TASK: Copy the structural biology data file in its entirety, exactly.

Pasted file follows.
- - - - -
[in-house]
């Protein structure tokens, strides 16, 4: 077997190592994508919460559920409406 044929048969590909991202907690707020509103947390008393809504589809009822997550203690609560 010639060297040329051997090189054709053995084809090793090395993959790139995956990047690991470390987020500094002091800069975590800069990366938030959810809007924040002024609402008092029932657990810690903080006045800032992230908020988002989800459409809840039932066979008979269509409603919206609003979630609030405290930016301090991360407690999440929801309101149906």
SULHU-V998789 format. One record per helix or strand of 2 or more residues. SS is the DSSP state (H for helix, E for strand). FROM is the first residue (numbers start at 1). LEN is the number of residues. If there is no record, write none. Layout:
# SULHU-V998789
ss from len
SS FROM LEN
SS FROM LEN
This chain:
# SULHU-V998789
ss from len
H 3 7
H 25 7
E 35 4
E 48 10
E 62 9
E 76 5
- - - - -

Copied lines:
[in-house]
């Protein structure tokens, strides 16, 4: 077997190592994508919460559920409406 044929048969590909991202907690707020509103947390008393809504589809009822997550203690609560 010639060297040329051997090189054709053995084809090793090395993959790139995956990047690991470390987020500094002091800069975590800069990366938030959810809007924040002024609402008092029932657990810690903080006045800032992230908020988002989800459409809840039932066979008979269509409603919206609003979630609030405290930016301090991360407690999440929801309101149906």
SULHU-V998789 format. One record per helix or strand of 2 or more residues. SS is the DSSP state (H for helix, E for strand). FROM is the first residue (numbers start at 1). LEN is the number of residues. If there is no record, write none. Layout:
# SULHU-V998789
ss from len
SS FROM LEN
SS FROM LEN
This chain:
# SULHU-V998789
ss from len
H 3 7
H 25 7
E 35 4
E 48 10
E 62 9
E 76 5